We often read about transition risk and stranded assets, but what does this really mean, and how does it get reflected in the financial statements and value of companies? The short answer is - much more slowly than you may think.


Will consumers consume differently in an electrified world?

(Electricity Systems, Greener Energy Applications, Premium and Professional)

"Insanity is doing the same thing over and over and expecting different results" is often attributed to Albert Einstein. Actually there is no real evidence that he ever said that. It is applicable in the world of sustainability.

In transitioning to a more sustainable world, there is sometimes the temptation to look at an individual component of a system and replace it with something 'more sustainable' and carry on. Look at cars and other ground vehicles. The focus has been on replacing the high-carbon emitting internal combustion engine (ICE) with the low-carbon / no carbon emitting electric motor to produce an electric vehicle (EV). However, that brings some challenges. In 2021 the IEA estimated that the production of an EV uses approximately six times more minerals than a conventional car. So if we replaced all of the ICE vehicles with EVs, whilst we may reduce emissions from the engine in operation, the resource requirements (including energy requirements for mining the additional minerals) would impact other areas of sustainability. So can things stay the same?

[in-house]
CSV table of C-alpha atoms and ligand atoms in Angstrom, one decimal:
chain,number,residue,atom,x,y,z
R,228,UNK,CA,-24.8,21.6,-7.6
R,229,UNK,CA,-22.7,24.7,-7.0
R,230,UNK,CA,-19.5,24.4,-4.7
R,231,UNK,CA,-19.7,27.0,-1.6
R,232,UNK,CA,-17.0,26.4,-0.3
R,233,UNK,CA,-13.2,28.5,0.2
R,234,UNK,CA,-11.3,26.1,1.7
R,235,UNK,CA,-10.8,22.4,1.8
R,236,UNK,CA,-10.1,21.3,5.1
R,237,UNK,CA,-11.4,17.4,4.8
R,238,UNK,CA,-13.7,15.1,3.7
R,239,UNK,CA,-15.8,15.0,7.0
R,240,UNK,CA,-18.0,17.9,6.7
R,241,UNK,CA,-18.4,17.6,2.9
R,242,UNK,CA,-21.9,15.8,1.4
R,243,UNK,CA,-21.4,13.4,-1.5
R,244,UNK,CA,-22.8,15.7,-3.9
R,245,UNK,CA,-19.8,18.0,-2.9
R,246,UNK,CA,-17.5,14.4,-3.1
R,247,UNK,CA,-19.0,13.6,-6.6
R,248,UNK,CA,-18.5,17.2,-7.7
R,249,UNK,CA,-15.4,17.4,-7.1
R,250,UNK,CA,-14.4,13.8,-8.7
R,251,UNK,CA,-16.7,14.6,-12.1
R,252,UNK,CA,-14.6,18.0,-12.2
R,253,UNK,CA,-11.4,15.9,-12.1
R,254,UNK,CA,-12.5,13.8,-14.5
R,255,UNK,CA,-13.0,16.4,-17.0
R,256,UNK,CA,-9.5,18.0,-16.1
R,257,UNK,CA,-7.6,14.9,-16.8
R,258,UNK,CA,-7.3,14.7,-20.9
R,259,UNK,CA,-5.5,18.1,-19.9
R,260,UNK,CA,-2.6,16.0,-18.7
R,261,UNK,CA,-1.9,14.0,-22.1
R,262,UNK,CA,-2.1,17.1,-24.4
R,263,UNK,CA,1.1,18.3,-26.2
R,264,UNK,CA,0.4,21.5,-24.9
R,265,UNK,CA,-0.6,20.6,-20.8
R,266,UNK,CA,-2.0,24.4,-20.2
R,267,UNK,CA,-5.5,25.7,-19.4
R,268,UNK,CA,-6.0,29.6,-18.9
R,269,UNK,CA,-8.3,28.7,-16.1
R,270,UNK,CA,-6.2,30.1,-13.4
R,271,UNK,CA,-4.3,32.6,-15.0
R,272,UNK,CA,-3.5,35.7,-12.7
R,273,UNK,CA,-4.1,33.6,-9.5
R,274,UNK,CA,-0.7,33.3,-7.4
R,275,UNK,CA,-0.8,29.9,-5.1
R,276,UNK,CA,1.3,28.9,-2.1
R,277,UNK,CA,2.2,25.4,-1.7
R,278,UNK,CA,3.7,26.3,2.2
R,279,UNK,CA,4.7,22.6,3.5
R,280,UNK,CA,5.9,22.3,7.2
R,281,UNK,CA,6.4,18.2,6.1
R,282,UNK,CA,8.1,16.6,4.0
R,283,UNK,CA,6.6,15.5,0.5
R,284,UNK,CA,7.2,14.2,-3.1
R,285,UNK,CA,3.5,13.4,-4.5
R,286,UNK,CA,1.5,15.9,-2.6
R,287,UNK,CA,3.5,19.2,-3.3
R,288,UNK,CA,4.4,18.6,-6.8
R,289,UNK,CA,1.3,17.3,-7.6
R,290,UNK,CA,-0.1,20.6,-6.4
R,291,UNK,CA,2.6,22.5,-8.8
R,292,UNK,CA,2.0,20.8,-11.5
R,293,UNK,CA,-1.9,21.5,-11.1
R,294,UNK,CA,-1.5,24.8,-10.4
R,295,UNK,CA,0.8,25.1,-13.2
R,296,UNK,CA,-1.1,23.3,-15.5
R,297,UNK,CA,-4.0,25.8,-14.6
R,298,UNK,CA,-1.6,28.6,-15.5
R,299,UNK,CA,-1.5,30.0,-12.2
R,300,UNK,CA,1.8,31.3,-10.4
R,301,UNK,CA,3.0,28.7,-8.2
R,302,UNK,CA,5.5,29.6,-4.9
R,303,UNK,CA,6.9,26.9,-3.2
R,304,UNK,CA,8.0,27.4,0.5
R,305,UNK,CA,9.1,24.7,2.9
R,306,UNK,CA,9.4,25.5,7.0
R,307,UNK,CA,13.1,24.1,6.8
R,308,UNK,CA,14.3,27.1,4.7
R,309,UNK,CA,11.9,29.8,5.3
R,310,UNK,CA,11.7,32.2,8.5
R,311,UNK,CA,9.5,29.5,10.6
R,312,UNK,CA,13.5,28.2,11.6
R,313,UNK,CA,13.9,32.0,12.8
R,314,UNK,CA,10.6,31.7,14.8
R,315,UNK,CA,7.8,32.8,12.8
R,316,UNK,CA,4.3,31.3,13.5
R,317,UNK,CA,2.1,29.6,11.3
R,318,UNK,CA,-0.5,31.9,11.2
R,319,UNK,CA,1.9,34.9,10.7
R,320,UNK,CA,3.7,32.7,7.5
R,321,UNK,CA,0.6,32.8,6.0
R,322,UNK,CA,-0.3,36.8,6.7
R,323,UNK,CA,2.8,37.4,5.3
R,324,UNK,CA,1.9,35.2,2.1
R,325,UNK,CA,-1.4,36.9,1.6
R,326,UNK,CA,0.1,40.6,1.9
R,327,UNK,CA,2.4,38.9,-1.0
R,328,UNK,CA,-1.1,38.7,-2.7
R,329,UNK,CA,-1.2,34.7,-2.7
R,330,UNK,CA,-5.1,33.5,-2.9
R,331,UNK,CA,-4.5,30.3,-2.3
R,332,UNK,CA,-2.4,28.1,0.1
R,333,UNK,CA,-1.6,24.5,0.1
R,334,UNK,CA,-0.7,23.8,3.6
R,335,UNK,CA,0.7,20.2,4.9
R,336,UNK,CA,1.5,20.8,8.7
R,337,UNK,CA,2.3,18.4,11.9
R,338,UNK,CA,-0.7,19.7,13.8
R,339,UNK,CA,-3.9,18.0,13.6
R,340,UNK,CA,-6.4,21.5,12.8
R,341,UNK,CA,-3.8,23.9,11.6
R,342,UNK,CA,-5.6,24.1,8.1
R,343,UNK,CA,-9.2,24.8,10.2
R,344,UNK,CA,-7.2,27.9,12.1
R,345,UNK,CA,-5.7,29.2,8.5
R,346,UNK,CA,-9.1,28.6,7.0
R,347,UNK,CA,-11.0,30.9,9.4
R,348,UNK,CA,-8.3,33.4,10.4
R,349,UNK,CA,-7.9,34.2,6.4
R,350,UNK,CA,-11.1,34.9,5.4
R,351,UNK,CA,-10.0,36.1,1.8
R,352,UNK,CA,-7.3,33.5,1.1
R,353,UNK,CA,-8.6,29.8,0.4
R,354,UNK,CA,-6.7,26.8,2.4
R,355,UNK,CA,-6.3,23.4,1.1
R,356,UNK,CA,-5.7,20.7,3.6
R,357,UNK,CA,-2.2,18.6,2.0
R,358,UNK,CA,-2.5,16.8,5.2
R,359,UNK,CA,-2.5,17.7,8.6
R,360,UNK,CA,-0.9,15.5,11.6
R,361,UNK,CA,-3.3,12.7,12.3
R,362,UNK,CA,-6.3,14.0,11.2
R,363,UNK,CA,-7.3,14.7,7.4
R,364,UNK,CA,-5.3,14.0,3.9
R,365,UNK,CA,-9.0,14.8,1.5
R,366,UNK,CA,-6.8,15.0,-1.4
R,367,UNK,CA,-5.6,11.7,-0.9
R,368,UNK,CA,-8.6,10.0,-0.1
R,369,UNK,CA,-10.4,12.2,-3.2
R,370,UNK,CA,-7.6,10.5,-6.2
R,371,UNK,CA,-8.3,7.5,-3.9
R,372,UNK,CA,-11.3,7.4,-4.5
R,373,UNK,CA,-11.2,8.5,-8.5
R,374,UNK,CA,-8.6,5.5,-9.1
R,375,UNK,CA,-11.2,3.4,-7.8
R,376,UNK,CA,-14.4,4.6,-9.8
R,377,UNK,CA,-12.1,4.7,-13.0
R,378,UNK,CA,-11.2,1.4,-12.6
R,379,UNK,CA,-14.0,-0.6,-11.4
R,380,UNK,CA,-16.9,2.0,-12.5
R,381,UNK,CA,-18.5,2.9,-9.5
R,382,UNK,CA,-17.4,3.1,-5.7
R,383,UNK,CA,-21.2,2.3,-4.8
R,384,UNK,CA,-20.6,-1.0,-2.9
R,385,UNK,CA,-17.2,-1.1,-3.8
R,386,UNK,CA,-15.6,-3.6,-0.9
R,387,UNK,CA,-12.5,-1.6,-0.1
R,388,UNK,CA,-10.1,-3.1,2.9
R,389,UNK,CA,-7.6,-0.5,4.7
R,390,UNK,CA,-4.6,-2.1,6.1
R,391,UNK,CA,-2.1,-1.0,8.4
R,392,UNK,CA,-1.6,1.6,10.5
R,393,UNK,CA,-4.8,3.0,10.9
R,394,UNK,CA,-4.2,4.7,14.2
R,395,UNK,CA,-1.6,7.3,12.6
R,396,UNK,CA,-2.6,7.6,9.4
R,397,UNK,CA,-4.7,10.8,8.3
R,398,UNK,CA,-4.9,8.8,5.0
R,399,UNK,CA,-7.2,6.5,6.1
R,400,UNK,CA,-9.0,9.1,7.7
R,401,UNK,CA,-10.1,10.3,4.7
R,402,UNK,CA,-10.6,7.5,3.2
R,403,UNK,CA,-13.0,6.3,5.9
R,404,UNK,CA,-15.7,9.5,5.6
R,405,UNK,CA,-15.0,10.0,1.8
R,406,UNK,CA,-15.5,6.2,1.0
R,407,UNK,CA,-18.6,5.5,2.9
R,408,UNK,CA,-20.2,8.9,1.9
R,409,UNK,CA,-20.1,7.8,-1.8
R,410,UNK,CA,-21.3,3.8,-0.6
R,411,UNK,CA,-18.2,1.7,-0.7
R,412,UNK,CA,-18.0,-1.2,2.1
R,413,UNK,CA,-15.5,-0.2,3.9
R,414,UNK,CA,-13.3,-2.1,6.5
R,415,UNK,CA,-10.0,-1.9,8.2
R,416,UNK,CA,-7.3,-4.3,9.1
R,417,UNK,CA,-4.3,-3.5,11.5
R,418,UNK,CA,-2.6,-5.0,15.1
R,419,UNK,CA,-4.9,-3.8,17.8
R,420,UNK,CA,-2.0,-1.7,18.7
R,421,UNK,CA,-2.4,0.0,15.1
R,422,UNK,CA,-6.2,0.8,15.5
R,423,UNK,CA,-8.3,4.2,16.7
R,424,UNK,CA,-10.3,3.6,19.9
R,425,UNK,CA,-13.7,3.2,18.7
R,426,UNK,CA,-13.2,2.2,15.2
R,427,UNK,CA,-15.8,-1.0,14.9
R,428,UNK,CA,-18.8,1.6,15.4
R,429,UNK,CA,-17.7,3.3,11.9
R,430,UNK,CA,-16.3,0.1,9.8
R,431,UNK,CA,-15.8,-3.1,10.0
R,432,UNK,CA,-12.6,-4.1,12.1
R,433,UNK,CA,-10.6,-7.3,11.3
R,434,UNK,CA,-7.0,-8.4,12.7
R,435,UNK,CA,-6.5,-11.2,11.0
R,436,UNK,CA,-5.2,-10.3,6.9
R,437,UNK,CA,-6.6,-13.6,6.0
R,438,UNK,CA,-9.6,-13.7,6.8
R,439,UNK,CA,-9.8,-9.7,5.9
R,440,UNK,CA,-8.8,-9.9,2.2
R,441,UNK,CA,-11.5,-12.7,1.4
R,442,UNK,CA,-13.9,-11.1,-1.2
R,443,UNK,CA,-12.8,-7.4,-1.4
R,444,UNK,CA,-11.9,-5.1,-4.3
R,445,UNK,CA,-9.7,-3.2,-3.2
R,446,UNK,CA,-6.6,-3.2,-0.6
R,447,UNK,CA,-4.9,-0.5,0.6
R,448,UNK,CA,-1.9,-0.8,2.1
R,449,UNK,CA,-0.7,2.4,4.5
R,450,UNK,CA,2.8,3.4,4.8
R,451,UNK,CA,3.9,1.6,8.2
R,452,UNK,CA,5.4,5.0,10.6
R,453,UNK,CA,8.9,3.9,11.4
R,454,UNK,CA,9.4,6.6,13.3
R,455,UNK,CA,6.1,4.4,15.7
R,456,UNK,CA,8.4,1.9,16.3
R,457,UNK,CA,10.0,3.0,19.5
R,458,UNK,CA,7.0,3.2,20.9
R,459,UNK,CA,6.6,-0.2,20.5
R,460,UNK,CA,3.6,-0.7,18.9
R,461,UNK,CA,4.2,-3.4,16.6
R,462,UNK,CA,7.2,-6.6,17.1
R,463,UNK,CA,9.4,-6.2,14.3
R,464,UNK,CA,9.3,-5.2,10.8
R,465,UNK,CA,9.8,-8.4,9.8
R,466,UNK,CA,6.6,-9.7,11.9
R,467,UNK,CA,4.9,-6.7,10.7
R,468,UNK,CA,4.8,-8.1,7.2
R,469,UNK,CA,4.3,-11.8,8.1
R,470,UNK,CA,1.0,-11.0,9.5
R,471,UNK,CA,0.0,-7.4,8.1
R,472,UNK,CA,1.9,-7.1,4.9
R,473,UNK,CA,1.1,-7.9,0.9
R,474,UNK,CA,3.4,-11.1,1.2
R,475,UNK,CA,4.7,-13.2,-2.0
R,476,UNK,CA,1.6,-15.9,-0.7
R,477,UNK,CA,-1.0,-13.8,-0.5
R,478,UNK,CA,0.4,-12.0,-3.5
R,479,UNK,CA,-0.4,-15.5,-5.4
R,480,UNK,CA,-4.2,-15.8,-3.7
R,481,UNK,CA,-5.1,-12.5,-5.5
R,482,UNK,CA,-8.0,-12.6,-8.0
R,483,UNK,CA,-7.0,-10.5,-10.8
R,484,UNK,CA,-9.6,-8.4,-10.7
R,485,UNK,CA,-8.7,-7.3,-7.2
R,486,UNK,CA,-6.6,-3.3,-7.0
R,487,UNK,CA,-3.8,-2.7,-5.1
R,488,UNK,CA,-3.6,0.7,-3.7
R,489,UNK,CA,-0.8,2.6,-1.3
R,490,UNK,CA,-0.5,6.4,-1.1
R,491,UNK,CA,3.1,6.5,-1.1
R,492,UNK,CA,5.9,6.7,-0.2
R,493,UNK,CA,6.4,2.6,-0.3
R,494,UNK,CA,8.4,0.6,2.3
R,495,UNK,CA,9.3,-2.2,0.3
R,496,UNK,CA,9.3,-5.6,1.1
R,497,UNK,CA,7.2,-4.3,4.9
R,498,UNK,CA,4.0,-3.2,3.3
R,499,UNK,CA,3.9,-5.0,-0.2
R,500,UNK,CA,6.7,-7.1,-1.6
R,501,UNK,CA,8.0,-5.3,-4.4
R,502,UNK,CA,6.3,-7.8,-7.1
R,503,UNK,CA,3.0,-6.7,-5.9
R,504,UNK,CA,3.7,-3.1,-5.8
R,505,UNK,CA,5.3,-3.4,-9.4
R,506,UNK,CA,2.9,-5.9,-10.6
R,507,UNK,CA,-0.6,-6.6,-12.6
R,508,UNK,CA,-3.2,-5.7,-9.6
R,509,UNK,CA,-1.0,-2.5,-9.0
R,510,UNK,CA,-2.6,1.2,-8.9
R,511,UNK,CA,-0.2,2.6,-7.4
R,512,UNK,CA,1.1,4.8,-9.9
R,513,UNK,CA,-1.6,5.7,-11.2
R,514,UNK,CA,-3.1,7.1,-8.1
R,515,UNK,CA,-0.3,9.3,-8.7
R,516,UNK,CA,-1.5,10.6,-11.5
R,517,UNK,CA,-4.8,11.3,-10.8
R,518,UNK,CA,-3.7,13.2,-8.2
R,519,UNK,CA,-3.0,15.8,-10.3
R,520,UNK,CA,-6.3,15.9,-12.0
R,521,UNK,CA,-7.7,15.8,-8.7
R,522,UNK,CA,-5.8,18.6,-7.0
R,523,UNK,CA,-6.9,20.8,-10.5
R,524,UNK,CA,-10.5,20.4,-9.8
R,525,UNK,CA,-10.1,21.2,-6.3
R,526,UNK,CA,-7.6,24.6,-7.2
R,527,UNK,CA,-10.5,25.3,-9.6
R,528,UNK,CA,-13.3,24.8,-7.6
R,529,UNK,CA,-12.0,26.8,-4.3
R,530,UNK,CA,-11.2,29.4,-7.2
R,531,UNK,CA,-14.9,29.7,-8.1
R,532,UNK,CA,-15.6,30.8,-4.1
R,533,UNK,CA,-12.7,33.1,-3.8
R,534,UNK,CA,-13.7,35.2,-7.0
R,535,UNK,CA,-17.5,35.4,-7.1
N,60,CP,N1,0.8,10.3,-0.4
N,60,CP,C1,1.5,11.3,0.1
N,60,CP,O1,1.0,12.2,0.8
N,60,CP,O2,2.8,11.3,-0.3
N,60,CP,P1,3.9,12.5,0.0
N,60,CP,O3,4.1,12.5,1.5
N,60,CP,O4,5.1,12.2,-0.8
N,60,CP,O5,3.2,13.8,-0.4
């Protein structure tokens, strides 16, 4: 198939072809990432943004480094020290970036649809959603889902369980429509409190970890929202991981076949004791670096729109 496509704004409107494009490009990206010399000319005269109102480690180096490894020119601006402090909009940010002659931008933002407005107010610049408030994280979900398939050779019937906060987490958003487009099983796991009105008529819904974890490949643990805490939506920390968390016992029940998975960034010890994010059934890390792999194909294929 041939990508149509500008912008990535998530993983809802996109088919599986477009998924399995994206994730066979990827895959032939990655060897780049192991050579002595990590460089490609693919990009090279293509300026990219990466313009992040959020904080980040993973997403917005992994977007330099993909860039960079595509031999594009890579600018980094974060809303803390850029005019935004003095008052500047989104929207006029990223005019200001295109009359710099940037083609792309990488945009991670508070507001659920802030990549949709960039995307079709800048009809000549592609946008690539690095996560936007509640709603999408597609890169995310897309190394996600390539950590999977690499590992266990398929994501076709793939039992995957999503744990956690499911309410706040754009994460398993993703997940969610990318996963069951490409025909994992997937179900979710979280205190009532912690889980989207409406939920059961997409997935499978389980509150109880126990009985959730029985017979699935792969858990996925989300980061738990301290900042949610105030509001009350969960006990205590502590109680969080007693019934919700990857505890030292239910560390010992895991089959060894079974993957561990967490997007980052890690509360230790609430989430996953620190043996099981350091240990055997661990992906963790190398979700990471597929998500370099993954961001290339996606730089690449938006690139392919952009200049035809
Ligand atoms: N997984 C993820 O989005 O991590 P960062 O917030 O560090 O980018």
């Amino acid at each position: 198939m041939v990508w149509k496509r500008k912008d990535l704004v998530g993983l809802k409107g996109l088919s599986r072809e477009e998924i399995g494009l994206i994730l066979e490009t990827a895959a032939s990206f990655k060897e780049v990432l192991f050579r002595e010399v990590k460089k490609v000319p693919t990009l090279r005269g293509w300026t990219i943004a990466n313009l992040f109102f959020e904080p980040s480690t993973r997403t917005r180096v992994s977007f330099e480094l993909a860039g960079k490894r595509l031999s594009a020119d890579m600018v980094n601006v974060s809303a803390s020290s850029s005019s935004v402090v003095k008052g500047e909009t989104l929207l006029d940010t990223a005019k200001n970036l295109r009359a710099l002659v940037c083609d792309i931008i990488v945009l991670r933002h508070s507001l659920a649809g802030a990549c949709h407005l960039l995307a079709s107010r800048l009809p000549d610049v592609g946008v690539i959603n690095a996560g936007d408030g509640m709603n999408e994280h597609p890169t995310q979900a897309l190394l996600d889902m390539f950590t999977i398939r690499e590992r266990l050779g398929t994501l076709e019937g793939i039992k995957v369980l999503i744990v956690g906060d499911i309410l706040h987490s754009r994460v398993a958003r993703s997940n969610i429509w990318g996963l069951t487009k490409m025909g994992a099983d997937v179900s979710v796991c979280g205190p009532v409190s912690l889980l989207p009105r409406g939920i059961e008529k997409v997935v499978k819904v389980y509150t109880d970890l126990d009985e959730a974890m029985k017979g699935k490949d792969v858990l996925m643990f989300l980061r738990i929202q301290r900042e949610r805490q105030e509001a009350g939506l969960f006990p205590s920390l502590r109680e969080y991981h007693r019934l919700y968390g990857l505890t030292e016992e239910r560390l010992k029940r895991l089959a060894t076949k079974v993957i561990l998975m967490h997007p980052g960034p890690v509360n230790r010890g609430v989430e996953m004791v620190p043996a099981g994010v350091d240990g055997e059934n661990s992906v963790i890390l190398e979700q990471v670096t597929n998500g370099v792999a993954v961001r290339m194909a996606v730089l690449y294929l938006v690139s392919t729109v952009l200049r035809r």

The transition to a more electrified world will likely result in changes in behaviour by consumers. The extent and pace of any changes is likely to vary across regions, depending on factors like infrastructure development, government policies, and consumer preferences. We look at three broad areas as a starting point: transportation, the home and how we pay for things.

Link to blog ๐Ÿ‘‡๐Ÿพ

Quick Insight: will consumers consume differently in an electrified world?
The shift to EVs and the broader electrification of various industries will have an impact on consumer behaviour and consumption patterns.

From the archives


The global response to Antimicrobial Resistance

(Health and Wellness, Professional)

Researchers have found substantial variability in the strategic responses to antimicrobial resistance (AMR) from governments across the globe. The conclusion is that the international response is currently not enough given the severity and scale of AMR. National Action Plans (NAPs) were particularly lacking in education, accountability and feedback mechanisms which can improve policy direction and implementation over time.